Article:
Their work ethic, and willingness to work unsociable hours, means that they are a godsend to organisations like the National Health Service. Without such individuals, the NHS would struggle to function on a daily basis.
It's also why so many farm labourers and fruit-pickers in this region hail from EU countries. People from Eastern Europe are not afraid to get their hands dirty. The same cannot always be said, however, for those local people who are unemployed and apparently content to live off the welfare system. The fact that there has been a significant exodus of migrants from the area, as the economic slump deepens, also explodes the myth that such workers are only here for the benefits.
However, it is also fundamental that potential recruits from overseas do not receive preferential treatment in the labour market, or that firms can advertise for staff who "must speak Polish" as a condition of employment.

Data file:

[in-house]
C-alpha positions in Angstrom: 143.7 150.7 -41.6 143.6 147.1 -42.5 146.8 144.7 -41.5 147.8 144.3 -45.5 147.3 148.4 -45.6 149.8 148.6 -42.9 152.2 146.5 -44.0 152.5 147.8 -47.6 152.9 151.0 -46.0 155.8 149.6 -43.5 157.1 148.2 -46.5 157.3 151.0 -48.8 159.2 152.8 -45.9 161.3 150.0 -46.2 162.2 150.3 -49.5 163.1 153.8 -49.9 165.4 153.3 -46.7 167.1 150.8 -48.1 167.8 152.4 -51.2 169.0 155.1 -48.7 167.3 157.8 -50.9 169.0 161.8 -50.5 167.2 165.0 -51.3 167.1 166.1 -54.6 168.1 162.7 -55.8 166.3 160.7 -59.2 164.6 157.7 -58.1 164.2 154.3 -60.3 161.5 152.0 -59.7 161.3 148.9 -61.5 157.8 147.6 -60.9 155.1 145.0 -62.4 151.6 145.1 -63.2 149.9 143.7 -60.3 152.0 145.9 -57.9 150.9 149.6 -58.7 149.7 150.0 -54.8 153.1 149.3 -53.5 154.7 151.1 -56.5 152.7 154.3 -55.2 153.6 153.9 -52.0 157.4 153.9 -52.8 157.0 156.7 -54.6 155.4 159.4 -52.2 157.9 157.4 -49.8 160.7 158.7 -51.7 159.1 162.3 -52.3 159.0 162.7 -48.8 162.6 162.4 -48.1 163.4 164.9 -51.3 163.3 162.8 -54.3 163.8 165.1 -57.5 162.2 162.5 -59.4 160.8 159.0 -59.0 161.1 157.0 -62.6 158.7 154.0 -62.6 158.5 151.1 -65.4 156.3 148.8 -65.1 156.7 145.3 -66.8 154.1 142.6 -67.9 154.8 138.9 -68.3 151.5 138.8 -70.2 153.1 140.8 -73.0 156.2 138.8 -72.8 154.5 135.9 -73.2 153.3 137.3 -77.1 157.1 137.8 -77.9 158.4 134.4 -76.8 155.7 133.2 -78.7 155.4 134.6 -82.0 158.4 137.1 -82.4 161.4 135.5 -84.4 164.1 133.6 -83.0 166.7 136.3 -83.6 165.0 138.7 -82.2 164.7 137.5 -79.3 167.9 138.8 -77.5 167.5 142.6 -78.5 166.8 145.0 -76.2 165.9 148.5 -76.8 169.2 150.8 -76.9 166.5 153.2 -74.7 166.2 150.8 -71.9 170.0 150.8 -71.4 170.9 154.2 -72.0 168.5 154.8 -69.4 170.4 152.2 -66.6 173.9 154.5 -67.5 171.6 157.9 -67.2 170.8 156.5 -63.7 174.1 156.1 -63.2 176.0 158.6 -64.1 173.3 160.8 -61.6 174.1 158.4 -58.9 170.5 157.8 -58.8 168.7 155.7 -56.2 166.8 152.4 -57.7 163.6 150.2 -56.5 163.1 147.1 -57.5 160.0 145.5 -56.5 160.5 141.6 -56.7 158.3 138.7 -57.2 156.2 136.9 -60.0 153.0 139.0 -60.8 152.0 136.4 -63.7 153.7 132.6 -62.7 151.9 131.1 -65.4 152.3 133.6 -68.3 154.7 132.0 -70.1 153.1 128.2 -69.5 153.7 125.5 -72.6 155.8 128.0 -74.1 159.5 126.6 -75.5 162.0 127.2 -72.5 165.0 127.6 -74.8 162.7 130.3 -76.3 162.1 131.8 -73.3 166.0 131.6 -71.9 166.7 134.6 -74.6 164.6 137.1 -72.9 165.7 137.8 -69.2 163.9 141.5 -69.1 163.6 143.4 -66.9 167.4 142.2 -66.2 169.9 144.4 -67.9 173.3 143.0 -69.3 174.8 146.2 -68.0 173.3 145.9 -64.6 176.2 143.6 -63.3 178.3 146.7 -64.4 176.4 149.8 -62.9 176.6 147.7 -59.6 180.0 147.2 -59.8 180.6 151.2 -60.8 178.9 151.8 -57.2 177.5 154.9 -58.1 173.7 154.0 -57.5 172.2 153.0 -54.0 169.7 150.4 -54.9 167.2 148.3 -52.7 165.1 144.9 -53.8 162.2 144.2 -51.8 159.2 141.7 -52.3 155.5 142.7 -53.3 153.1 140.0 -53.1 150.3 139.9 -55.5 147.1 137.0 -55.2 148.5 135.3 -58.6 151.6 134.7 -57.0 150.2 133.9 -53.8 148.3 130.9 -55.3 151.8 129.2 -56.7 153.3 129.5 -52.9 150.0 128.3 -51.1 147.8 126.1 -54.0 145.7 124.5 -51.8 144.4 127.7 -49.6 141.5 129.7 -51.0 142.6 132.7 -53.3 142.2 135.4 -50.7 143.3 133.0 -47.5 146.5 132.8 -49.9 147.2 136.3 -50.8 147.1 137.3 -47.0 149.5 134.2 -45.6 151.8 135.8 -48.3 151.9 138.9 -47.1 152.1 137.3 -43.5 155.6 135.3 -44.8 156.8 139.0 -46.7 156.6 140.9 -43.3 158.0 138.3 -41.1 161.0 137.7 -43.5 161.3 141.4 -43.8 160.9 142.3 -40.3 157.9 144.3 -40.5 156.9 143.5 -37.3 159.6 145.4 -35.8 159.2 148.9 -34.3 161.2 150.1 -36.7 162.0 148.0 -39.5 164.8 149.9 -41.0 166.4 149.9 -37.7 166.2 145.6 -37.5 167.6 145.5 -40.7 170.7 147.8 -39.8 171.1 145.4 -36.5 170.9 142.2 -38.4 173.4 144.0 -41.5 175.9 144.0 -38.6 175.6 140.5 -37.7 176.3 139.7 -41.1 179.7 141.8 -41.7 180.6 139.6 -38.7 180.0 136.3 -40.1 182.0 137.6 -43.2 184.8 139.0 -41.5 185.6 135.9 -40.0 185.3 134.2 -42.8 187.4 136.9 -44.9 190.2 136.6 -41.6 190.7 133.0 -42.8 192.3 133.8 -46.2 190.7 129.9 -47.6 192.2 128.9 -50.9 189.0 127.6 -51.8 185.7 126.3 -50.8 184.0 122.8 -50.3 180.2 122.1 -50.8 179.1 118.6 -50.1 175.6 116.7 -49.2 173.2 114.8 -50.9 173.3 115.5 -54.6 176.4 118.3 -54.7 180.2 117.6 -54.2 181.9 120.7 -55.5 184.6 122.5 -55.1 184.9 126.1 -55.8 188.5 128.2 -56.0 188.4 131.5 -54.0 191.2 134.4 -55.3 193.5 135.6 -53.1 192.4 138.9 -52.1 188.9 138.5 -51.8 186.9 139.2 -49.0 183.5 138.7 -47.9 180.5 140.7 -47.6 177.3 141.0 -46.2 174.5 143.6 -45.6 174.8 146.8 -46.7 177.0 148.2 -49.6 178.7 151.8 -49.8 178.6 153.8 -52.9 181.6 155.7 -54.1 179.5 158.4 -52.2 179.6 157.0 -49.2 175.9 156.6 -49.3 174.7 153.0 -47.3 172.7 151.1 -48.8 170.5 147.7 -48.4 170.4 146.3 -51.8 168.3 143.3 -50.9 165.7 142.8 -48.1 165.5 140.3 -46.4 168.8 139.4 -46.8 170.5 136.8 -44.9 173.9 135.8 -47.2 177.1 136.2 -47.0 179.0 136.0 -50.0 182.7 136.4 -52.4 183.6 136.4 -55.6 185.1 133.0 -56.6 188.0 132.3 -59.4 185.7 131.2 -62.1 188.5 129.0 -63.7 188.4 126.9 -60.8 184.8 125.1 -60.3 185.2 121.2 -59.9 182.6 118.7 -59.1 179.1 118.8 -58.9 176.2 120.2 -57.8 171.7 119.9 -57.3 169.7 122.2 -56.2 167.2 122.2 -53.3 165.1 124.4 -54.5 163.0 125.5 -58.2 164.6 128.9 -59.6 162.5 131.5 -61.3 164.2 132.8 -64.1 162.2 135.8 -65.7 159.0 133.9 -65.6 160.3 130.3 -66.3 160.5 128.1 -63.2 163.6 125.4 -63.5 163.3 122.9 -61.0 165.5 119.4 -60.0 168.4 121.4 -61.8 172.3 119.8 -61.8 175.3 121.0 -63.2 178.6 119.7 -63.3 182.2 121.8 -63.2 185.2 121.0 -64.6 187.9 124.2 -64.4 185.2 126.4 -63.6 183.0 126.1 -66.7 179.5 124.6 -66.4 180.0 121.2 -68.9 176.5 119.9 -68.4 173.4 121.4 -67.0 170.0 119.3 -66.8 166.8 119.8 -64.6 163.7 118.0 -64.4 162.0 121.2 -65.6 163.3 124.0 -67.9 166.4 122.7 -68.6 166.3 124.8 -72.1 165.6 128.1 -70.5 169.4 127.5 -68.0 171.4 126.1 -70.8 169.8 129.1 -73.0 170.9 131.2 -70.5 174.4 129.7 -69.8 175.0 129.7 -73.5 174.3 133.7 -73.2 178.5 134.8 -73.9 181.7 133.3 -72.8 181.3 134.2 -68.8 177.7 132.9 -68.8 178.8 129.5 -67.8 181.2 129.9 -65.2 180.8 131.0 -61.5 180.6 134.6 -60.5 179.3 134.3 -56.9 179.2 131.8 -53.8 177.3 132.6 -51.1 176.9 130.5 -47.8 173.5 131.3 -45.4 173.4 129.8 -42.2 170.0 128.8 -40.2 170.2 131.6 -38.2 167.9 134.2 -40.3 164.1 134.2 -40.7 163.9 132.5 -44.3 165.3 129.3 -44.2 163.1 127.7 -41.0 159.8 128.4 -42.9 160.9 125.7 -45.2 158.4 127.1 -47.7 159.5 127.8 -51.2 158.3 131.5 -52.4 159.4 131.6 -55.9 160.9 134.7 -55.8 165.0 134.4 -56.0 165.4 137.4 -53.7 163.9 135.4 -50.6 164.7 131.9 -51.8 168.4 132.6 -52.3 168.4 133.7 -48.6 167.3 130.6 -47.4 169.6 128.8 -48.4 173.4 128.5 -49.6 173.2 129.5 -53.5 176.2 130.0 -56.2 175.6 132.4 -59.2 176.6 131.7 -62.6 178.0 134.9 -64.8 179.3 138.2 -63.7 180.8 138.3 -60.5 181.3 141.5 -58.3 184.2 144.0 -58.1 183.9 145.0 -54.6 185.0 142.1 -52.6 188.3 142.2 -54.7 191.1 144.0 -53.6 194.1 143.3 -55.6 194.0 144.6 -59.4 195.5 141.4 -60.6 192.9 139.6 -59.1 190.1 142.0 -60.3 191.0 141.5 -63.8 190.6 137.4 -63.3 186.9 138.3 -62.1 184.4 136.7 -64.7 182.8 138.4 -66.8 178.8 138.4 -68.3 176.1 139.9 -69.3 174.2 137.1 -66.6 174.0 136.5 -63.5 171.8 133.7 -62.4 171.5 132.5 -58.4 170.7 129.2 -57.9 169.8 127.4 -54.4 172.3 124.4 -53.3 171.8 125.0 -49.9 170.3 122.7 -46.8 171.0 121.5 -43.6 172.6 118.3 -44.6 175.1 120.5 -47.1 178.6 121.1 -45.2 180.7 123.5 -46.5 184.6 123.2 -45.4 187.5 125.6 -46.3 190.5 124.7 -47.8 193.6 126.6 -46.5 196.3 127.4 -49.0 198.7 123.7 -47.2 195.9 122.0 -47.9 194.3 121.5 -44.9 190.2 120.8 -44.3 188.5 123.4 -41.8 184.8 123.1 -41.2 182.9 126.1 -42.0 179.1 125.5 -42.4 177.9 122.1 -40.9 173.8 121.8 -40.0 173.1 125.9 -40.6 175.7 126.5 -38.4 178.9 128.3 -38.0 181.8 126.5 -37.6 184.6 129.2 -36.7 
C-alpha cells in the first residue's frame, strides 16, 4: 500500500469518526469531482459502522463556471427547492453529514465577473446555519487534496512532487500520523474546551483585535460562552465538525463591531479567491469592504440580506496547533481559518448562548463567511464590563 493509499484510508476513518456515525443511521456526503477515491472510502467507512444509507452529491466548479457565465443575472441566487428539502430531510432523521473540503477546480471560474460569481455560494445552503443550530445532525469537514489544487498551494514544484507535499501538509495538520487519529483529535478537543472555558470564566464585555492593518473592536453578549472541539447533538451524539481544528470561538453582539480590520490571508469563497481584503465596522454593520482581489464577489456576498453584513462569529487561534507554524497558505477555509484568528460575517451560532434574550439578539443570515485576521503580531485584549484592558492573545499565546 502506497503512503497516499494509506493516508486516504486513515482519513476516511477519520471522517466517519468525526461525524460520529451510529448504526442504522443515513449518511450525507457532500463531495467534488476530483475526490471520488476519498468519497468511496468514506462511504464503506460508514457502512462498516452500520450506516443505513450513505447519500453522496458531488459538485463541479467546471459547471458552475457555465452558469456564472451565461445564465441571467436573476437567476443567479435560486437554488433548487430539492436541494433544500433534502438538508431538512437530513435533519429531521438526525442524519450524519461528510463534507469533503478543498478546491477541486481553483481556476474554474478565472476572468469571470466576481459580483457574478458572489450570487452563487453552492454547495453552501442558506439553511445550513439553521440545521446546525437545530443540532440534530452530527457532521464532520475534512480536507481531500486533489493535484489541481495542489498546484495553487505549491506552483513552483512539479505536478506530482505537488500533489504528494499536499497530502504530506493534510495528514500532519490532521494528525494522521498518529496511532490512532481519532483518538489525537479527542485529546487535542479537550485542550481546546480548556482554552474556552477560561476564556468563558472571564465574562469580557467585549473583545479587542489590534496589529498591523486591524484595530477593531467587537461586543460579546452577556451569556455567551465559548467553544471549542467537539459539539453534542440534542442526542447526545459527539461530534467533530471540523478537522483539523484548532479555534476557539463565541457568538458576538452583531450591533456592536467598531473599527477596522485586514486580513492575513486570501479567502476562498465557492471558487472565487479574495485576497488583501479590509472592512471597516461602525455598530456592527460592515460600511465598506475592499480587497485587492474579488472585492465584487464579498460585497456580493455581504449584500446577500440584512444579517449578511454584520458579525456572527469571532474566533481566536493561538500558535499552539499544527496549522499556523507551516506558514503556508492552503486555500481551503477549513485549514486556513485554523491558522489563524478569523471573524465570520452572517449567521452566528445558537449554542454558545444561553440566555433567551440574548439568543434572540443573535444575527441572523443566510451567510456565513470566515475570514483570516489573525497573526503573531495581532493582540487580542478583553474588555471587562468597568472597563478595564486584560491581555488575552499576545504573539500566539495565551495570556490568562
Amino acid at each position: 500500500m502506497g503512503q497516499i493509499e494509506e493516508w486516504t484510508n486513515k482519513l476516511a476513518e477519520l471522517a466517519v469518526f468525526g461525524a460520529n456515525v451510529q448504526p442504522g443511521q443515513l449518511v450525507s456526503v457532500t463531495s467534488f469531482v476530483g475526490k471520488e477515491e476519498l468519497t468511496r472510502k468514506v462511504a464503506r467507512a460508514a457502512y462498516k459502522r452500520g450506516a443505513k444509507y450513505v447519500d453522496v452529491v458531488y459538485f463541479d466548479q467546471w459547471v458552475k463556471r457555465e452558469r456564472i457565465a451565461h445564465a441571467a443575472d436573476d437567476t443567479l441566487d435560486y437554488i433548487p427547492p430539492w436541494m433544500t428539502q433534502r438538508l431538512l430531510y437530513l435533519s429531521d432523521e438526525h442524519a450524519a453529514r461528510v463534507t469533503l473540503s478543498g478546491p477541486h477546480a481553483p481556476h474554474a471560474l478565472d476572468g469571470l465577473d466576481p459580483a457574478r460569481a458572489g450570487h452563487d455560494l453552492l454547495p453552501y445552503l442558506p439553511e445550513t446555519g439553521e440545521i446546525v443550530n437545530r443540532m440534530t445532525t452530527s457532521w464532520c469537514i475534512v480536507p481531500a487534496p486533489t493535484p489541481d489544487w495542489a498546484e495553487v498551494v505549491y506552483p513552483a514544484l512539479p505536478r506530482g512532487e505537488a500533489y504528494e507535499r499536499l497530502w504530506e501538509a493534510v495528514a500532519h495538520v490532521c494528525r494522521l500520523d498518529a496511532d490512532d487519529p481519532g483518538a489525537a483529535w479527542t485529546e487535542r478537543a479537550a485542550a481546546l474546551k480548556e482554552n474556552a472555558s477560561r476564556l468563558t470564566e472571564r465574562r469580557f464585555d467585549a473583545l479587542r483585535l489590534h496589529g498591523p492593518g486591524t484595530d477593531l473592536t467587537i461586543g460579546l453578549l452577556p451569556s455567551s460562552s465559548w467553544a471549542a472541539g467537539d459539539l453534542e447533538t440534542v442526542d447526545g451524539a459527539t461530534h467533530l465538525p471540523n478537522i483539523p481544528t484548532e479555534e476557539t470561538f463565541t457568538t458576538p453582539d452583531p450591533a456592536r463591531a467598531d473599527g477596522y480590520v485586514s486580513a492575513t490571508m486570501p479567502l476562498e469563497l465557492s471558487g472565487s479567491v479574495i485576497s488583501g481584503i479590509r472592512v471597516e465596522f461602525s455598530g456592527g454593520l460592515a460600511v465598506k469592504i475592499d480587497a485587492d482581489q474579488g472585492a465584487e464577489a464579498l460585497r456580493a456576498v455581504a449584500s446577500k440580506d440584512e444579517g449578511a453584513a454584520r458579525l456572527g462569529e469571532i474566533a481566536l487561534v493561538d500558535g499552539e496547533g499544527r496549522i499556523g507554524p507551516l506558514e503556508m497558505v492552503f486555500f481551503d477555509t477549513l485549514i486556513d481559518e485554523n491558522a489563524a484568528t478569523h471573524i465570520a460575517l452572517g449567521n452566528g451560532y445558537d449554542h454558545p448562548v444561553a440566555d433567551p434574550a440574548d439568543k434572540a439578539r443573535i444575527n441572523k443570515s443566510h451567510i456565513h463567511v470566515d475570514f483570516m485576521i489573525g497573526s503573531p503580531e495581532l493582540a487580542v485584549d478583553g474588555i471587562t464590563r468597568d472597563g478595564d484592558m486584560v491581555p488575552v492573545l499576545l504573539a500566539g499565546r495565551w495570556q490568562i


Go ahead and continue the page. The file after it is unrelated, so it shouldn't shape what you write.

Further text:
Fairness to all has to be the guiding principle. So, too, must a recognition that a sound grasp of English is still the most effective way of forging community cohesion and integration rather than migrants remaining totally dependent on their mother tongue.
If an individual born and raised in Yorkshire chose to live and work in Poland, for example, they would be expected to learn the language. Equally, the same needs to apply to those migrants who seek to make a living in the UK.